### DTrace and moving/rolling averages

A client asked me the other day if DTrace could be used to maintain a moving average... well, yes, it can...

DTrace has very powerful built-in support for various kinds of aggregations, including the support for maintaining an average value, which makes writing this kind of code child's play. Here's a simple code-snippit that displays the average free memory since the dtrace script was started:

 ```#!/usr/sbin/dtrace -s #pragma D option quiet profile:::tick-1sec { @result["Overall average"] = avg(`freemem); /\* print current average \*/ printa(@result); } ```

This averaging function gives you an average since the DTrace script was started, which is great for scripts with a finite lifetime. But if you are monitoring a system over a long period, then the averaging function isn't so useful - the recent changes gets swamped out by all the older data.

For this kind of measure you typically use something like a rolling or moving average, which will give you the average over the last N samples. When a new sample comes along, you must throw away the oldest sample, add the new sample, and recalculate the average.

DTrace aggregations won't directly help you to maintain this working set, you need to maintain it yourself. You could store this working set in an aggregation, or an associative array, but since the size of the set you're averaging over is predefined, you might as well use a scalar array.

And instead of recalculating the average over the array at each sample, if you're smarter you maintain a running total of all samples in the set, and calculate differences ... when you replace an entry in the array you subtract it from the total, and when you add the new sample to the array you add it to the total. Then, the average is just the total divided by the number of samples.. much faster.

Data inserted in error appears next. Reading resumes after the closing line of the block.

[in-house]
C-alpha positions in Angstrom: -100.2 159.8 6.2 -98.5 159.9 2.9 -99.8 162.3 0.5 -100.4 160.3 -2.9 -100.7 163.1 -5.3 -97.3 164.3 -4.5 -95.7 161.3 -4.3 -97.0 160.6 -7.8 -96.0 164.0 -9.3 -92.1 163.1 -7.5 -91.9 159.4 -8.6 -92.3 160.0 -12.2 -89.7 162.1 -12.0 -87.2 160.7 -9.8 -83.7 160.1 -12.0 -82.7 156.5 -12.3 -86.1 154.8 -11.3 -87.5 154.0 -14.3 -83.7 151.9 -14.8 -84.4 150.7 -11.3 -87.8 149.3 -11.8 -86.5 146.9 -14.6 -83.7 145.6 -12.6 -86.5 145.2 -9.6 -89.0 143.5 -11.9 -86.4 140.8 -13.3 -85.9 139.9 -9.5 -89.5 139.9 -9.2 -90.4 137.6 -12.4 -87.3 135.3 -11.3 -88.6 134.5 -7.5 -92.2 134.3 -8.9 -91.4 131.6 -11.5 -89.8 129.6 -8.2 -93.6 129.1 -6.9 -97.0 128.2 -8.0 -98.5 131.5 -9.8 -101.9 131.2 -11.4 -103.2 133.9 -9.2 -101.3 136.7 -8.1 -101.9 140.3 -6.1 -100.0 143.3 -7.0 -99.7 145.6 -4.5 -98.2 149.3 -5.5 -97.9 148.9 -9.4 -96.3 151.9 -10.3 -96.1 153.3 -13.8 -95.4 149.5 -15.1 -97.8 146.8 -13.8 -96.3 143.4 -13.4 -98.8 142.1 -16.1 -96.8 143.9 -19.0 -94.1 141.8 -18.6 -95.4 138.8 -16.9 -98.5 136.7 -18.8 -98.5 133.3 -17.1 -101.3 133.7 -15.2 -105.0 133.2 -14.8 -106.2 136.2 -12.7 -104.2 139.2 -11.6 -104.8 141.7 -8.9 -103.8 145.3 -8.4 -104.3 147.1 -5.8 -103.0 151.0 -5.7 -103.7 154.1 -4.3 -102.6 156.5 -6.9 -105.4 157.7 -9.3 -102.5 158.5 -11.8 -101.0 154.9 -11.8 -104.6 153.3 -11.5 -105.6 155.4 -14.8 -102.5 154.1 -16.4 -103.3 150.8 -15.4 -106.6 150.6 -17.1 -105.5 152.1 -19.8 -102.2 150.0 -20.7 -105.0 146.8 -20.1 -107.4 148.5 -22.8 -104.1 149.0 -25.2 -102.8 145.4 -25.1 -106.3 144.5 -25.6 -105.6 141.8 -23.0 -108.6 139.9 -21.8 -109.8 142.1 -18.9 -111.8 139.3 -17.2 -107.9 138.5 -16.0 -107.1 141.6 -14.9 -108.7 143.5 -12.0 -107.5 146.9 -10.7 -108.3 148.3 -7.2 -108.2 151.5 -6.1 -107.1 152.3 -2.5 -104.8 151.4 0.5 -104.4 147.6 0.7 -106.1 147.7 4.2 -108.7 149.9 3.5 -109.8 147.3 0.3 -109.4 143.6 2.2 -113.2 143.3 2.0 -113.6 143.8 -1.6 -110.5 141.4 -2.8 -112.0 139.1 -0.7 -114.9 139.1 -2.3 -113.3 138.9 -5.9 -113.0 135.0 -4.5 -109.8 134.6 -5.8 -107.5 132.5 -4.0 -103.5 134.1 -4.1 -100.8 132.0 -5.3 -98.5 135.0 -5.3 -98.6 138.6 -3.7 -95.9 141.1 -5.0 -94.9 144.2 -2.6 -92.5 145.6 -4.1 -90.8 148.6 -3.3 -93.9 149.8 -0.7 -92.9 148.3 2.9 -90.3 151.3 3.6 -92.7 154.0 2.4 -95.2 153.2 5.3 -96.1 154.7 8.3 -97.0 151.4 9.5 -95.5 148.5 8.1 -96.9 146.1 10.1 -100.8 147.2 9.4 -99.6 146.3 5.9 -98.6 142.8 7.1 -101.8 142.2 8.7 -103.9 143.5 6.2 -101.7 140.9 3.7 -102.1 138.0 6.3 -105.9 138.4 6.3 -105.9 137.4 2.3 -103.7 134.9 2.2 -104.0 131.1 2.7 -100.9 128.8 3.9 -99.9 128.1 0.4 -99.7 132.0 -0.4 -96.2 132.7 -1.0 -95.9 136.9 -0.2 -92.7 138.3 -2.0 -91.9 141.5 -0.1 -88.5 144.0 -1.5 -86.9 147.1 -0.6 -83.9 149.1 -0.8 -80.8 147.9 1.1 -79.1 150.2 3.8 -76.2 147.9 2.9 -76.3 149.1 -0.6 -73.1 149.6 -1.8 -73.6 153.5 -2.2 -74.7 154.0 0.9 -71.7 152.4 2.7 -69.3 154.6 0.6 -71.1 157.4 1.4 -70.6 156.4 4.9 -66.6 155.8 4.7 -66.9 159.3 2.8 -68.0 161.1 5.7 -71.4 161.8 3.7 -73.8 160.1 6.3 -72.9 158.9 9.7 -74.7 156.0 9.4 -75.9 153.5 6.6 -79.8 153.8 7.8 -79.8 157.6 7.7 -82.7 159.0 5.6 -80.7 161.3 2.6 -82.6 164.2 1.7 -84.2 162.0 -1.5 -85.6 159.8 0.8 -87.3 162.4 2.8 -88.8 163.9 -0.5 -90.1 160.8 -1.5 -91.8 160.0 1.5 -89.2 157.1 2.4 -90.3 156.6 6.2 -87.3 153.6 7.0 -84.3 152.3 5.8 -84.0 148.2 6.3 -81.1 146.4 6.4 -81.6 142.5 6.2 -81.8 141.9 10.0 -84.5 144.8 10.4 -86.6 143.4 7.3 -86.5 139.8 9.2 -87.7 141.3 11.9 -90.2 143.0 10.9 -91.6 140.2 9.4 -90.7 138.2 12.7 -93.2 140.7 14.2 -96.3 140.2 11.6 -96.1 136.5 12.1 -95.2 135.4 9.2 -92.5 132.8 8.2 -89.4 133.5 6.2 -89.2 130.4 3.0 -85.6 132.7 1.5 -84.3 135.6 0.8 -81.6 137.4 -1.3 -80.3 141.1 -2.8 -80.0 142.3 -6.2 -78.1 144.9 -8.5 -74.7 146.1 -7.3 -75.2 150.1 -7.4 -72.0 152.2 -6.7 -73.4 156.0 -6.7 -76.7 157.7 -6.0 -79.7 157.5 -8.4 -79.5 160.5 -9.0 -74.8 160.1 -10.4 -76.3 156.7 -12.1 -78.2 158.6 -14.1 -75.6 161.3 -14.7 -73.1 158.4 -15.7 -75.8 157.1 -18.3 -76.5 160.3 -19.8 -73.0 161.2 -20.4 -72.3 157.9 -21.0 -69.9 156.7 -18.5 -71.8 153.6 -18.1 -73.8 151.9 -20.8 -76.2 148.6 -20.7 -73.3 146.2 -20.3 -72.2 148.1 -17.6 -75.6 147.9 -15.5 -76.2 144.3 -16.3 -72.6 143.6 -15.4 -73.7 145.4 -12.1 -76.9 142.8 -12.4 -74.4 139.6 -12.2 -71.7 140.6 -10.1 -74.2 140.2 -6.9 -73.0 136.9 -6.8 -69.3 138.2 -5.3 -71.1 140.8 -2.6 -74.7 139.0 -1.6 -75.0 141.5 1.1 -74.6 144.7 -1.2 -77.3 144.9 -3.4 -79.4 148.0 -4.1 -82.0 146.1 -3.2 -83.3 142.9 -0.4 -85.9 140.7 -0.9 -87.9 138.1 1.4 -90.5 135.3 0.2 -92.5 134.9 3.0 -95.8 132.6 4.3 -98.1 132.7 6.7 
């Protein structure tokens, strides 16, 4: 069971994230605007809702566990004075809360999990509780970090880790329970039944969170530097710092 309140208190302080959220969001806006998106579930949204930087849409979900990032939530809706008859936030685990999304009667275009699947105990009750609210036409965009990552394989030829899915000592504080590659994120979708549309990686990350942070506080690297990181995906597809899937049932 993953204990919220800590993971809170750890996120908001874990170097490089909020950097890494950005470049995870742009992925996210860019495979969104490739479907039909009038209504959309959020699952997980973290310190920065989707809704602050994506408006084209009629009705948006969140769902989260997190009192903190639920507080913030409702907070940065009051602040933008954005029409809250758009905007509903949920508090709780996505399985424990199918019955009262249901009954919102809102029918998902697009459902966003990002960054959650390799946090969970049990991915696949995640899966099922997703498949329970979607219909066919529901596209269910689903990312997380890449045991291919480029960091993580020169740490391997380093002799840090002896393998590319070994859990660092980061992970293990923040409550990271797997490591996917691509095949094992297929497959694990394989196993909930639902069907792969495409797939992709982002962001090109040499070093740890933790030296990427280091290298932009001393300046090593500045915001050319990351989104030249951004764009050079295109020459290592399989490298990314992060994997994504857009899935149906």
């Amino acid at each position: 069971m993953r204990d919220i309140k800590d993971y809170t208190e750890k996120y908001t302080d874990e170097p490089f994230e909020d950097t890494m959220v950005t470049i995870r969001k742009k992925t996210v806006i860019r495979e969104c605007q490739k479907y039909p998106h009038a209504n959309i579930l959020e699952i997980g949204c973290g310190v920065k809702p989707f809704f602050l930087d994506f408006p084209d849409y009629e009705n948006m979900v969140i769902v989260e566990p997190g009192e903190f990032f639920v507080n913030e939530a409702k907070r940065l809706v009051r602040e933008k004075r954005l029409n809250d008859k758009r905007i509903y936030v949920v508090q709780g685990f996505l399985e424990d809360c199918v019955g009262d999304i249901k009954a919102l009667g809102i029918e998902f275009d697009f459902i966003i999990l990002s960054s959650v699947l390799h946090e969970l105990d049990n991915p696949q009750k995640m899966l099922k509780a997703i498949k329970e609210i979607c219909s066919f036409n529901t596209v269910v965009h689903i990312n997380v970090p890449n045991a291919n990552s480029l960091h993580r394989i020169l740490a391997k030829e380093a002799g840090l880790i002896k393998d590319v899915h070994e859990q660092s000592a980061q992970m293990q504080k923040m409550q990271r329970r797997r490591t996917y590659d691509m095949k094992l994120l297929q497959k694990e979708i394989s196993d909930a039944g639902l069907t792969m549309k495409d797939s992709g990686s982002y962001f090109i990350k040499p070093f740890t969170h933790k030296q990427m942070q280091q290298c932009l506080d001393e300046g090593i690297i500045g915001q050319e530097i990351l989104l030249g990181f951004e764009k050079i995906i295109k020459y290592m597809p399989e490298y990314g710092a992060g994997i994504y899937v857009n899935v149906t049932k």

Here's some sample code demonstrating the maintaining of a moving average of free memory on the box:

 ```#!/usr/sbin/dtrace -s #pragma D option quiet inline int DEBUG = 0; /\* set to 1 for debug printfs \*/ inline int N = 10; /\* #elems in rolling average \*/ int buf[N]; /\* buffer to store last N elements \*/ long total; /\* running total of elements in buffer \*/ int i; /\* index into buffer \*/ int elems; /\* #elems so far in buffer \*/ profile:::tick-1sec { total -= buf[i]; buf[i] = `freemem; total += buf[i]; /\* increment #elems stored up to max N \*/ elems = elems + (elems < N); /\* increment circular index into elems array \*/ i = (i + 1) % N; /\* conditional debug printf \*/ DEBUG ? printf("AVG %d FREEMEM %d TOTAL %d elems %d i %d\\n", total / elems, `freemem, total, elems, i) :1; /\* print current rolling average \*/ printf("Moving average (samples : %d) : %d\\n", elems, total / elems); } ```

And here's the output. Notice how the number of samples tops out at N (N=10). If you plotted this on a graph using something like the DTrace Chime visualization tool , you'd expect to see more instability initially when the sample count is less than N, and then have the moving average settle down due to the increased damping of the averaging over the working set.

 ```root\$ ~/freemem.d Moving average (samples : 1) : 22892 Moving average (samples : 2) : 22891 Moving average (samples : 3) : 22891 Moving average (samples : 4) : 22891 Moving average (samples : 5) : 22891 Moving average (samples : 6) : 22891 Moving average (samples : 7) : 22895 Moving average (samples : 8) : 22899 Moving average (samples : 9) : 22900 Moving average (samples : 10) : 22899 Moving average (samples : 10) : 22899 Moving average (samples : 10) : 22899 Moving average (samples : 10) : 22899 ```

In order to avoid having to keep track of the last N samples, it's also possible to use slightly different averaging techniques which average over all the historical samples but with a predominance given to the more recent data, such as a Weighted moving average or Exponential moving average.

Below is simple DTrace sample code for an exponential moving average. You can adjust the weightings according to the sample period you wish to remain significant. Note that the value of the average must be initialized correctly otherwise the averaging will include a bogus "zero" sample.

 ```#!/usr/sbin/dtrace -s #pragma D option quiet long ema; dtrace:::BEGIN { ema = `freemem; } profile:::tick-1sec { ema = (`freemem + (13 \* ema)) / 14; /\* print current exponential moving average \*/ printf("Exponential moving average : %d\\n", ema); } ```

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